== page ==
Issue



Turn-key collaborative programs for next-generation materials


10/01/2011







John Doering, Lou Blanchard, ATMI, Tempe, AZ USA


For many years, semiconductor manufacturers have been striving to control escalating R&D and manufacturing costs.


The driving force enabling materials R&D efficiency is collaboration between semiconductor manufacturers, tool OEMs, and materials suppliers. Before this model was widely accepted, semiconductor manufacturers would typically engage several chemical suppliers by circulating limited information about a materials challenge and seeing what samples each would provide back as a potential solution. This process was not only lengthy, it was also very inefficient. Whichever chemical initially appeared to best meet the needs would be selected for continued development by the supplier providing it. However, many chemicals that were initially promising did not prove optimal, but were merely sufficient. The unsuccessful suppliers may have been able to provide a better solution, but were never given the opportunity. In today's end user devices, where functionality and performance are key differentiators, solutions that simply 'will do' are not acceptable - every element has to be optimized. As the materials requirements demanded by end device manufacturers became more complex, and the number of elements from the periodic table being considered for 'design-in' widened, semiconductor manufacturers better understood the need to share more information about their device challenges with materials experts and adopt a more in-depth, collaborative approach to R&D. In this model, the work starts with all parties understanding the problems that need to be solved.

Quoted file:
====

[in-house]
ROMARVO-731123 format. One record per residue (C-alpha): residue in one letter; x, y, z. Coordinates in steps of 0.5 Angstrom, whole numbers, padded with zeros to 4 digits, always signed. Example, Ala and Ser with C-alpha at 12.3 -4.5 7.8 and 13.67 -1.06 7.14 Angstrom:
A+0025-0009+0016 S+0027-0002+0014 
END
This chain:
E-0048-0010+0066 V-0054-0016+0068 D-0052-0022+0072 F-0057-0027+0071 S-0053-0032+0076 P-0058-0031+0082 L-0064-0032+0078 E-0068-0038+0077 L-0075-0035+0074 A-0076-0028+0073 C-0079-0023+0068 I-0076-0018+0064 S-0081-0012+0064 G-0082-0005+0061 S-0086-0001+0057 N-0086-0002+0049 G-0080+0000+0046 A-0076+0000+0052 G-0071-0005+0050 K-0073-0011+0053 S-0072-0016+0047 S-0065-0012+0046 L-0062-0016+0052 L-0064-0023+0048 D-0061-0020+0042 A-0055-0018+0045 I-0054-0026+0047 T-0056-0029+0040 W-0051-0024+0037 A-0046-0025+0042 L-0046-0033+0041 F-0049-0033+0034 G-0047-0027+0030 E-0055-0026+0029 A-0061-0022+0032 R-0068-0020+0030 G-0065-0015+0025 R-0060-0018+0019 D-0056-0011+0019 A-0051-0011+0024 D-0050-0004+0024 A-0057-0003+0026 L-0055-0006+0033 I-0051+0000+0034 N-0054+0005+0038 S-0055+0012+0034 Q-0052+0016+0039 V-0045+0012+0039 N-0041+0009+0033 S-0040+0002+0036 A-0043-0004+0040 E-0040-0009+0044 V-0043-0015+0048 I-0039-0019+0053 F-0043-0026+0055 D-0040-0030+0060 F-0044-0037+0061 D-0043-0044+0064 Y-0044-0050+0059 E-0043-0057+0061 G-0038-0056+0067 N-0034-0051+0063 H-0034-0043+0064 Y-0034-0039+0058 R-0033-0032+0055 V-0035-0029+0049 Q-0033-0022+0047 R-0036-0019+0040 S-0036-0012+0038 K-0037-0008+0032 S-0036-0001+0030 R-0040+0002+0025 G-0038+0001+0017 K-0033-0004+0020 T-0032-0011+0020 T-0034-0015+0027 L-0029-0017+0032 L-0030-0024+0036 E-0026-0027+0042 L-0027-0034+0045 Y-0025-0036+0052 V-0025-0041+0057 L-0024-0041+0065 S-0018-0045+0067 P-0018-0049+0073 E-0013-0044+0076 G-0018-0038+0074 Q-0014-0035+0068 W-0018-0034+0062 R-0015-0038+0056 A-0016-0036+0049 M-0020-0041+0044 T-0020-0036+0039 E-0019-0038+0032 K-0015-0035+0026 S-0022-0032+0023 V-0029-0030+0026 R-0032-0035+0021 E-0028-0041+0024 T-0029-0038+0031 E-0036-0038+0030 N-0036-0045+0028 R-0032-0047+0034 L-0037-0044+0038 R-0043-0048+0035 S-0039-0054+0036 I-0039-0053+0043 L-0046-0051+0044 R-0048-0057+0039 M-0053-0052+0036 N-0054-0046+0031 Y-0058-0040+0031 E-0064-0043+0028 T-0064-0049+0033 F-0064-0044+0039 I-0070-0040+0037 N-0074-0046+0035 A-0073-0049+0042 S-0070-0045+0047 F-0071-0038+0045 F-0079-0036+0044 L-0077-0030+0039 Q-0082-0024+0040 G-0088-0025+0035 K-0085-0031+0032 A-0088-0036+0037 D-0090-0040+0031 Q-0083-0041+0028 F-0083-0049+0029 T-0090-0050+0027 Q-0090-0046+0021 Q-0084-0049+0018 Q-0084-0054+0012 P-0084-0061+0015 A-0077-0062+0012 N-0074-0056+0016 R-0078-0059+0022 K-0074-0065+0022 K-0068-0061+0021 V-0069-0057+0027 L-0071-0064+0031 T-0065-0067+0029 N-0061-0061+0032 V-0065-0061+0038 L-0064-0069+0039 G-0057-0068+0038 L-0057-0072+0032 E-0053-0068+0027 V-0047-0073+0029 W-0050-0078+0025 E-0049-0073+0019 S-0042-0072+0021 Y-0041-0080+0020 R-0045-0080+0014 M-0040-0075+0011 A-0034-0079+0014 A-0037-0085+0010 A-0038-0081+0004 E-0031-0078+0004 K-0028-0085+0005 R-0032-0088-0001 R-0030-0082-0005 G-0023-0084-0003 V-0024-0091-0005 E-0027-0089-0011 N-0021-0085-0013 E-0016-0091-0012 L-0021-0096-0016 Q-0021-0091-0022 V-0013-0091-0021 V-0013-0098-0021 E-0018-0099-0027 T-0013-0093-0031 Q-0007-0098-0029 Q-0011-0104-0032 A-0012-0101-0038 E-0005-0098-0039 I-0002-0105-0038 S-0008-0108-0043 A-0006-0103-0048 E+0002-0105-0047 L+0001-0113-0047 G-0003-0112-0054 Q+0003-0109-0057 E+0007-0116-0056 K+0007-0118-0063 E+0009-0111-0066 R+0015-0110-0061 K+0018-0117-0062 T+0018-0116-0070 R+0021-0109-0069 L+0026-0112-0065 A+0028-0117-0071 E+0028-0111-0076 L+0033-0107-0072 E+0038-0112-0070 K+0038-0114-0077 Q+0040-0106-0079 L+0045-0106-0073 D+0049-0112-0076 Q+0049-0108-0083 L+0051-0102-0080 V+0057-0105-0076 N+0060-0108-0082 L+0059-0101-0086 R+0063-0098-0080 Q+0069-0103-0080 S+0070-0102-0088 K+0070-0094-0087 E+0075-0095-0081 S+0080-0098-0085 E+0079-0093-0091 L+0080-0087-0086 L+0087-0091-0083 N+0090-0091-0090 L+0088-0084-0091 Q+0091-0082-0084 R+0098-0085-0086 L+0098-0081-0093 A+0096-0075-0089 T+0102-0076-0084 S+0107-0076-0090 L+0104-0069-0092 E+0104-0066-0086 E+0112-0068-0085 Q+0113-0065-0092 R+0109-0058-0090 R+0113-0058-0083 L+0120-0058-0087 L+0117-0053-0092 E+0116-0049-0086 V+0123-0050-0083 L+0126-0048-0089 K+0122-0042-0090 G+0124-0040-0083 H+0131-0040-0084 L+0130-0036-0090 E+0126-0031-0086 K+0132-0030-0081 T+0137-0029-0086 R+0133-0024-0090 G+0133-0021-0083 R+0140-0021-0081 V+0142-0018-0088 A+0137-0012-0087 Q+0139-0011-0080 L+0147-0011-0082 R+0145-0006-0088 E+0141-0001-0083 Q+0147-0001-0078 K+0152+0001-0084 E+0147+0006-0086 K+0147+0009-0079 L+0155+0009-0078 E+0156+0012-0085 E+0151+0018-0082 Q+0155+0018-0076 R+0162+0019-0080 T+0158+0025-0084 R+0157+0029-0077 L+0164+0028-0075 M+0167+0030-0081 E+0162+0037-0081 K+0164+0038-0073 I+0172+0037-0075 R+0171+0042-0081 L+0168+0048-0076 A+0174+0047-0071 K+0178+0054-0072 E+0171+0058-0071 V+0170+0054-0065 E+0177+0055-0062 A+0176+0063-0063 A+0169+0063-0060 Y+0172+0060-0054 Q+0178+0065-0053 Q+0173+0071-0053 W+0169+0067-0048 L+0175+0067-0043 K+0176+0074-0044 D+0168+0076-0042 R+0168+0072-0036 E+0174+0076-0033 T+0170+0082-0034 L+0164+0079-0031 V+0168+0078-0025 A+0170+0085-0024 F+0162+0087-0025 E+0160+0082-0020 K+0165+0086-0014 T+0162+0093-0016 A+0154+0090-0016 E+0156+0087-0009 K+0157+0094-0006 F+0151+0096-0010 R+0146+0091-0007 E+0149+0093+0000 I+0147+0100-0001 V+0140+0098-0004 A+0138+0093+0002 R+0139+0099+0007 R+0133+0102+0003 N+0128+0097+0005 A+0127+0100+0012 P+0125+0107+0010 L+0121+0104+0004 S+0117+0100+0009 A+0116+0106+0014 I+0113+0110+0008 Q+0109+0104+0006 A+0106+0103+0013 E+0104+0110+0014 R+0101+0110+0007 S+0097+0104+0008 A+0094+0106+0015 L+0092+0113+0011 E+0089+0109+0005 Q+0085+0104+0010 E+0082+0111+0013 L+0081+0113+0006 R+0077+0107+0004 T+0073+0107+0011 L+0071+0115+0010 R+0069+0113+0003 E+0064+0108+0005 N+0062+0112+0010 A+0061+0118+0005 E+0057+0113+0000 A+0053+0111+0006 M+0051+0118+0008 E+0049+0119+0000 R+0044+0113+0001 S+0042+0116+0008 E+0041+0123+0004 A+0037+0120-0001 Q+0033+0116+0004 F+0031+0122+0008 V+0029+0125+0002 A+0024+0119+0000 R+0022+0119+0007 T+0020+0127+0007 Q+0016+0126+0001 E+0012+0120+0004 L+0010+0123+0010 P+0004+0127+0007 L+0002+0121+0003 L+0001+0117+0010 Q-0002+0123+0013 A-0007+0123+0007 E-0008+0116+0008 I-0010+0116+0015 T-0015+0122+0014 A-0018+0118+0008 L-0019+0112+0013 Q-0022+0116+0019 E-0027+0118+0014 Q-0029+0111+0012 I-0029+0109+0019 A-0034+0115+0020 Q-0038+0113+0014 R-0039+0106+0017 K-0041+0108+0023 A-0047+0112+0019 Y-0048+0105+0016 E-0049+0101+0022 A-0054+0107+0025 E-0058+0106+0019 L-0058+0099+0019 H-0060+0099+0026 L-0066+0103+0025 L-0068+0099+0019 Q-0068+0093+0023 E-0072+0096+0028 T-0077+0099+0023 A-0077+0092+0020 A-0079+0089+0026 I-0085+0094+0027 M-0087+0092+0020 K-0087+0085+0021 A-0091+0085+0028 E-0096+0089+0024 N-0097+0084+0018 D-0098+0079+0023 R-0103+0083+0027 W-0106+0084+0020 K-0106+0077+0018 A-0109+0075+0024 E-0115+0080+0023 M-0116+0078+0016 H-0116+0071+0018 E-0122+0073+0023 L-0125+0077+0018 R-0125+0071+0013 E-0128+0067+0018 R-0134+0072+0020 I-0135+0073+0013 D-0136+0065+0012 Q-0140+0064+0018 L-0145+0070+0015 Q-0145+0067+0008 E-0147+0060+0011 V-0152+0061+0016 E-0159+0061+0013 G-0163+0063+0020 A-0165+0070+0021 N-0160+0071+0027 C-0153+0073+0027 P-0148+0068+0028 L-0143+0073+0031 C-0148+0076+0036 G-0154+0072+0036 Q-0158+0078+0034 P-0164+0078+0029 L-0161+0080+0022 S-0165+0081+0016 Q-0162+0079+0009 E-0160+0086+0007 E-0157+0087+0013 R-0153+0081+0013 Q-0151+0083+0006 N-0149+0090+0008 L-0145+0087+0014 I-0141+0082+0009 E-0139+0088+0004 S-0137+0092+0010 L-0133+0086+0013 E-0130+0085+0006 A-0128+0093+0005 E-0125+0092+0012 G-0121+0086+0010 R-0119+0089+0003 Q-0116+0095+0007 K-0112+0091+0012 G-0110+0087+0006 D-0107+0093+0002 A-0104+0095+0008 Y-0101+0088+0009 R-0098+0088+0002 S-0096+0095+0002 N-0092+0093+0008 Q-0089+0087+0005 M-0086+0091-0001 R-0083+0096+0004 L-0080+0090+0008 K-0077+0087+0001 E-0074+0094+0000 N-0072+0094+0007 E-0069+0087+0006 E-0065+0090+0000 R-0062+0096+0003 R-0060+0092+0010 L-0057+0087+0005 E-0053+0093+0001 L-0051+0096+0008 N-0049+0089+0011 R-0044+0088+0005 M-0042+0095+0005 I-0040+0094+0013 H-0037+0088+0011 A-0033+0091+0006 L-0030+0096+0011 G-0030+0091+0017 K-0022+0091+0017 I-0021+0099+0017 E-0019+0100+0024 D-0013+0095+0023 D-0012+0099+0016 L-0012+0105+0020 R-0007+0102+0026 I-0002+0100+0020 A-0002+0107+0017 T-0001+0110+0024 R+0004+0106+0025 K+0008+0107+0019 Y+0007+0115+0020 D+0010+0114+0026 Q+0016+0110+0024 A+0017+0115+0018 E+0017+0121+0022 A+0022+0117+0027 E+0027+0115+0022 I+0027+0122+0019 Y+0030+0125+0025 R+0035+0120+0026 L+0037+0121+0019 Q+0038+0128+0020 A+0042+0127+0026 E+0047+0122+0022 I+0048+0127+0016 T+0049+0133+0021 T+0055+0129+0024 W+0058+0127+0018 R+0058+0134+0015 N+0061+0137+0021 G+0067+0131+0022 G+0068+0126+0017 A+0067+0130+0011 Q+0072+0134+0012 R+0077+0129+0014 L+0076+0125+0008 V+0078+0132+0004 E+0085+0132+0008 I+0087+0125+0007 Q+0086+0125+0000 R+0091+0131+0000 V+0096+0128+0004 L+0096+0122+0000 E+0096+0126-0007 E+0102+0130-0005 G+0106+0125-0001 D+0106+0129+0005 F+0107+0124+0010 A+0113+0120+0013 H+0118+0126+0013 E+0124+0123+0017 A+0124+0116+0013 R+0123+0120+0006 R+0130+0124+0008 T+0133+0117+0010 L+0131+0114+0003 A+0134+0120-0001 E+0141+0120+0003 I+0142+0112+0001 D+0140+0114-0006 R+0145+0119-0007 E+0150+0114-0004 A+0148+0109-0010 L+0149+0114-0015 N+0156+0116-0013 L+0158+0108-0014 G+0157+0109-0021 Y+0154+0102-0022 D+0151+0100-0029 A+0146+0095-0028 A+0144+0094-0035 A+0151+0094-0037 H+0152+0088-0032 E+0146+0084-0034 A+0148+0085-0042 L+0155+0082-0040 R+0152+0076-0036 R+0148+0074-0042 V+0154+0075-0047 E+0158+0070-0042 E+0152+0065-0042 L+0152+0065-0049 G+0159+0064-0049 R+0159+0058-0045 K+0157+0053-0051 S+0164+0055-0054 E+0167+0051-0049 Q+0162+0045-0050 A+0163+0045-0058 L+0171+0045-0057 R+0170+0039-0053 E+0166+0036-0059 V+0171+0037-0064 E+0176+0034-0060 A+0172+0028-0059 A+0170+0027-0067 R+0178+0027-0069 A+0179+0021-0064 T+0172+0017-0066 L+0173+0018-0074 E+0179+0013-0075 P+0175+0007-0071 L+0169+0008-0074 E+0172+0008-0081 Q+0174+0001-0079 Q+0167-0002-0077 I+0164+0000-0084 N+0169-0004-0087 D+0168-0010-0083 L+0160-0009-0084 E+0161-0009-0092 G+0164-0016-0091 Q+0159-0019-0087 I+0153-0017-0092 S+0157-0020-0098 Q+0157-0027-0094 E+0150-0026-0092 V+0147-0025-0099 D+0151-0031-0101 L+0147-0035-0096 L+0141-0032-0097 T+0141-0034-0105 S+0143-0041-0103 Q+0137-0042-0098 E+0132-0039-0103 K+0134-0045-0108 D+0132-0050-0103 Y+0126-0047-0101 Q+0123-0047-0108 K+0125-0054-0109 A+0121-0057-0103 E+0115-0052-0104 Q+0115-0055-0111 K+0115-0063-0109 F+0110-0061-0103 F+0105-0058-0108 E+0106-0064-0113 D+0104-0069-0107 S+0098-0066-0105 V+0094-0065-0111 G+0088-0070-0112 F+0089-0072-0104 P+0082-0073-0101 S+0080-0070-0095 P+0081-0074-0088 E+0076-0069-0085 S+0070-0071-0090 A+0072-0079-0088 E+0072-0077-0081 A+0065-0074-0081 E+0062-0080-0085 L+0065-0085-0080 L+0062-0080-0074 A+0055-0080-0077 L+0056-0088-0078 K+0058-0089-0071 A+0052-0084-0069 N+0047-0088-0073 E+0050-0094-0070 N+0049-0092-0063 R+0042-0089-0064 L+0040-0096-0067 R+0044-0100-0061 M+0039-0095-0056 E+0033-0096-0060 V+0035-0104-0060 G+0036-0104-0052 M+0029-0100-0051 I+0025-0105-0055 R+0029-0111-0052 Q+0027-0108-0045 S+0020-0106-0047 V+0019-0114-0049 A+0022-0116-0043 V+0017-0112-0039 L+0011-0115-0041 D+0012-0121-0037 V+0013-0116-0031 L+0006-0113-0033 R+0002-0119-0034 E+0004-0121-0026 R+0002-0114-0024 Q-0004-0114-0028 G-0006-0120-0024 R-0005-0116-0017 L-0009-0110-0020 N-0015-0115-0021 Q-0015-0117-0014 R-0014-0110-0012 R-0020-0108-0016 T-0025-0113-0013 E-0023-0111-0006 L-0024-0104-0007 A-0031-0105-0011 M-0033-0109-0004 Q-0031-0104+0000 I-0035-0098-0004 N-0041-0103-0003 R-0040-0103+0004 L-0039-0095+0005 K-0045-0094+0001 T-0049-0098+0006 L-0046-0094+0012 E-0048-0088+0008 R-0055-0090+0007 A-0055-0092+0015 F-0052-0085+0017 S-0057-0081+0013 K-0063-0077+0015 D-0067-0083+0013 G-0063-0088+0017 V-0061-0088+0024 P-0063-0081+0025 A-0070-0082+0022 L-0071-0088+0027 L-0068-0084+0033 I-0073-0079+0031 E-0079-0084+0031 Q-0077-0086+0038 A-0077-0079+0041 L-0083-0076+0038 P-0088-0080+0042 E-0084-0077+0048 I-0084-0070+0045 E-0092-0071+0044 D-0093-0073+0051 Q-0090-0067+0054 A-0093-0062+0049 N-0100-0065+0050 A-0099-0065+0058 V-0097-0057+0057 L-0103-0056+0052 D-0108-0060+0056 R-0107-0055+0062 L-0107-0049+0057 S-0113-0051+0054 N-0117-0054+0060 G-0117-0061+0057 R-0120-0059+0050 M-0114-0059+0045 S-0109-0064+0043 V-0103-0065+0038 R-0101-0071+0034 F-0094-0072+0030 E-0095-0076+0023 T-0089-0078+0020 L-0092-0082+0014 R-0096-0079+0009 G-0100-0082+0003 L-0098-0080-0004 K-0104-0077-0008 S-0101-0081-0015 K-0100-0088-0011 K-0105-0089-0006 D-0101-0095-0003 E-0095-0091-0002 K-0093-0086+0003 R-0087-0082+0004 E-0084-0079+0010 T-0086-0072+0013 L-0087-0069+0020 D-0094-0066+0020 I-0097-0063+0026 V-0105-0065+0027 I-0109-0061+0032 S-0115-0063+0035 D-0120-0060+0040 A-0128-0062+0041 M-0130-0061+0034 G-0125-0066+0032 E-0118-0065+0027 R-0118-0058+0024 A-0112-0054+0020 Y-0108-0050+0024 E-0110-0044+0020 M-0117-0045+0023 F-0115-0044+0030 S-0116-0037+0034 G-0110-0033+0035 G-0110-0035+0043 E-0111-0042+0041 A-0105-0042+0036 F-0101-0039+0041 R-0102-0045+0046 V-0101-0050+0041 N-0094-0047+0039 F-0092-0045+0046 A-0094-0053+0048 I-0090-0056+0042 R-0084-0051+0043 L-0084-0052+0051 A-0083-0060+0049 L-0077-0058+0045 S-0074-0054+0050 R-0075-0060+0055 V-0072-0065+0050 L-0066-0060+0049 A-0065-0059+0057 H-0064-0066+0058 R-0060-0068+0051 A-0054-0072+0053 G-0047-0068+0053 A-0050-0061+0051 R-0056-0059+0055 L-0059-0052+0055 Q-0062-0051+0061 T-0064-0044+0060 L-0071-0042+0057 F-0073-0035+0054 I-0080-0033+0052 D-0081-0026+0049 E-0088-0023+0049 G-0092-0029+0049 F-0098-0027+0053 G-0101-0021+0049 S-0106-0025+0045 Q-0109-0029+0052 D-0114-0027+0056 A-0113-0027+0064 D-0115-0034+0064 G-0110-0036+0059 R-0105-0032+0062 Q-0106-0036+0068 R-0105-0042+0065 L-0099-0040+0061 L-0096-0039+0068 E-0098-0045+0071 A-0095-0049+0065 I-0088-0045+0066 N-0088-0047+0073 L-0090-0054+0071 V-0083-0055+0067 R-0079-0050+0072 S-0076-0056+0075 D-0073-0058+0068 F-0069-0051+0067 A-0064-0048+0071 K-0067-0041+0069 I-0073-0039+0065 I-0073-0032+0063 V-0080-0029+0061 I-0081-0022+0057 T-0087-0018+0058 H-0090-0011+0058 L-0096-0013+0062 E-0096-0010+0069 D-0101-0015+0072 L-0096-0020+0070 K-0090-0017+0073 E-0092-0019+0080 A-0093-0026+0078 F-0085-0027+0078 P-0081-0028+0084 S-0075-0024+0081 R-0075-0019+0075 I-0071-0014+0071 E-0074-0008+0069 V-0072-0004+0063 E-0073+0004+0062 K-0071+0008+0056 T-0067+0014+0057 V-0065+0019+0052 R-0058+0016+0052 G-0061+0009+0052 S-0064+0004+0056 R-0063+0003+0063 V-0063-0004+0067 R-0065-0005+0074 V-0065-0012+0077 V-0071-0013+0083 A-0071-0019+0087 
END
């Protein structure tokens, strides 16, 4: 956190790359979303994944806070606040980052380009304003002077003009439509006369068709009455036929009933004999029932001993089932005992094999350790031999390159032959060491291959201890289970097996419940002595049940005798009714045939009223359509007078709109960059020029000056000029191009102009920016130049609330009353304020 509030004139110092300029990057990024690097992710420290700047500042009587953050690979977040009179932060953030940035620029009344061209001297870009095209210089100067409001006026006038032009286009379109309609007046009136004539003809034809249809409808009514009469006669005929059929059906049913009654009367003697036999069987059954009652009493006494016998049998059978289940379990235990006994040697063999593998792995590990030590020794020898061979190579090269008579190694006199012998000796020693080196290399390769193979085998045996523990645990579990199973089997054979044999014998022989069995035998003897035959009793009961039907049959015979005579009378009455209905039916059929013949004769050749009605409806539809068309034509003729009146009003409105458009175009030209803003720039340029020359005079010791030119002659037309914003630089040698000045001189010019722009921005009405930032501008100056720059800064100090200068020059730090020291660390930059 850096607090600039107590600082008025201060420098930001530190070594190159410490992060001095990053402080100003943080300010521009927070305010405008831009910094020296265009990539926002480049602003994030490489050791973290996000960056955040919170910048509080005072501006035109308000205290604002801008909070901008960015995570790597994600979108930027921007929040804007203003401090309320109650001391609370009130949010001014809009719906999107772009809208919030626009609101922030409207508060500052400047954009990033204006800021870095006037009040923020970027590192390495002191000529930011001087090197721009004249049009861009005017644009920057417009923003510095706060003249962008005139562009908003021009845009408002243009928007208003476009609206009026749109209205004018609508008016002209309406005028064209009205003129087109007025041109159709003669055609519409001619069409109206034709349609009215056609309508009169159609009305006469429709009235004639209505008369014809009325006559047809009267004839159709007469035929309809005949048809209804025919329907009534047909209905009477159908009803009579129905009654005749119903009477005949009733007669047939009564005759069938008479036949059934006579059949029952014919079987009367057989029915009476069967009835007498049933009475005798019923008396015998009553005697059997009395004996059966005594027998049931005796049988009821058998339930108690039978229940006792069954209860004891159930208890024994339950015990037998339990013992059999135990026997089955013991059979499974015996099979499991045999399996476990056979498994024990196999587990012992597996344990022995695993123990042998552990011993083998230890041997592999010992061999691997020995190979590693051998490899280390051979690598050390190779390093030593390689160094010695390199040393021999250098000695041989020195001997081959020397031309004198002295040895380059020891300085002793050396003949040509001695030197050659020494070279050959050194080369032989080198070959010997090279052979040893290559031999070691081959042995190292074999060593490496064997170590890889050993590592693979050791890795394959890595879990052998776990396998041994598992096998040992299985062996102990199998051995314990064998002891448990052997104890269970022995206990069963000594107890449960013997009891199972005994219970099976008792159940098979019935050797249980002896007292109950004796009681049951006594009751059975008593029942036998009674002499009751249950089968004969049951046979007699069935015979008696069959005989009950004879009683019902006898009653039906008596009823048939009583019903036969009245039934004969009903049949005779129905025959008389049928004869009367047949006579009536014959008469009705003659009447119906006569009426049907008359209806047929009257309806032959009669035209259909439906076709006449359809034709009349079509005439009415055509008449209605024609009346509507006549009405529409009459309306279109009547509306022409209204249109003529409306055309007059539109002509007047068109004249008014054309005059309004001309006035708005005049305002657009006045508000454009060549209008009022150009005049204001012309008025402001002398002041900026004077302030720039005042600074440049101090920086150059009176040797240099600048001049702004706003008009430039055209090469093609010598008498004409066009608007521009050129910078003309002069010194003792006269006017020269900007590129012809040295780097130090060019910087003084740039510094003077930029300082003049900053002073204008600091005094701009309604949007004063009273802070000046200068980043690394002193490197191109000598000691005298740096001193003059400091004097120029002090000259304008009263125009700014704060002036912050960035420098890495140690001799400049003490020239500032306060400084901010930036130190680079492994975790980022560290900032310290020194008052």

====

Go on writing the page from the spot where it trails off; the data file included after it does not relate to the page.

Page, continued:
Deep collaboration


As the competitive stakes increase, fabs are committing earlier to pairing up with a key supplier or a core group of suppliers to develop more tailored solutions for very specific needs, in less time, and with leaner investments. There are sound reasons for doing this. First, as more materials, and in some cases very exotic materials, are considered for applications in microelectronics, processes needed to develop and scale-up these materials can be very specialized. To develop this expertise 'in house' would not only place a significant financial and resource burden on fabs, but would also take significant time to put in place. Given the highly competitive nature of the end devices markets, it has proven faster and more effective to partner with materials providers who have specific expertise. This collaboration helps the fabs to solve, qualify and scale up their latest materials to manufacturing volume on next-generation devices in a much shorter timeframe. This commitment to a given partner on a given project through a highly collaborative and comprehensive effort is one of the main factors driving speed and success in developing and delivering materials solutions today.


Increased levels of collaboration throughout the supply chain are seeing partners share both risk and reward in the drive towards innovative solutions in R&D. This has resulted in cost of ownership (COO) savings at several points in the new materials work process ??? from process handling to delivery systems to scale-up and final delivery to customers. COO plays an increasingly important role throughout the electronics industry and will only intensify in the future. In this new paradigm, opportunities abound where focused collaborations and materials are the key enablers continuing to drive innovation and enable tangible fab efficiencies.


Combinatorial science